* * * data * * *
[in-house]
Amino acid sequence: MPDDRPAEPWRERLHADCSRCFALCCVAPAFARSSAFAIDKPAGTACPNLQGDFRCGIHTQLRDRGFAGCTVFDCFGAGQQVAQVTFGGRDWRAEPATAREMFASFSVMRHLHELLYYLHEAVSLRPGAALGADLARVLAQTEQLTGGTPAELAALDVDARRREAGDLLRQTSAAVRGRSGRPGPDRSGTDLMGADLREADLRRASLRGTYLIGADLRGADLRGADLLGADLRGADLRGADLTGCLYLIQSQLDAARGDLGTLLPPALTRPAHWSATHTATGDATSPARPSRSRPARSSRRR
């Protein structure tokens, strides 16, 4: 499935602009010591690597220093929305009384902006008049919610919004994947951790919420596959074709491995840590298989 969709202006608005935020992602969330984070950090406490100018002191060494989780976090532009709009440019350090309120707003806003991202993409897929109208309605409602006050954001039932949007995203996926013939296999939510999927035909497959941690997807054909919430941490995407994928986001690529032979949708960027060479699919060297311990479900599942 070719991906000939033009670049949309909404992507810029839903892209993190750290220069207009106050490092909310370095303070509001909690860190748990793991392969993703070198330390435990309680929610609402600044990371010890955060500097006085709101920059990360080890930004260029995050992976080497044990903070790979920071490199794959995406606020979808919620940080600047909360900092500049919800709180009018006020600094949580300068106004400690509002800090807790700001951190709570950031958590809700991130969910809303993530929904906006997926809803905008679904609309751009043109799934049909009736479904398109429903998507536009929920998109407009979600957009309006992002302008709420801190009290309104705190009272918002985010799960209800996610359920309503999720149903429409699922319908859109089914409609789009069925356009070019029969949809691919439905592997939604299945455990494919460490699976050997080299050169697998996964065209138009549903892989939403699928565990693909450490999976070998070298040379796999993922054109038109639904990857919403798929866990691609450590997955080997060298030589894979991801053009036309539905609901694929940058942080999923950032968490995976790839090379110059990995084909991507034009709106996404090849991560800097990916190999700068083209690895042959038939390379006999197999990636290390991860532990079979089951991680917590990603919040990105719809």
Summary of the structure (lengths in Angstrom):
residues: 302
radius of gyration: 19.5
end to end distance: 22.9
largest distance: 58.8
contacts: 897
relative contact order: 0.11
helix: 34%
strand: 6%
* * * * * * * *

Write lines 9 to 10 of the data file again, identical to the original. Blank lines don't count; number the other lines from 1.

contacts: 897
relative contact order: 0.11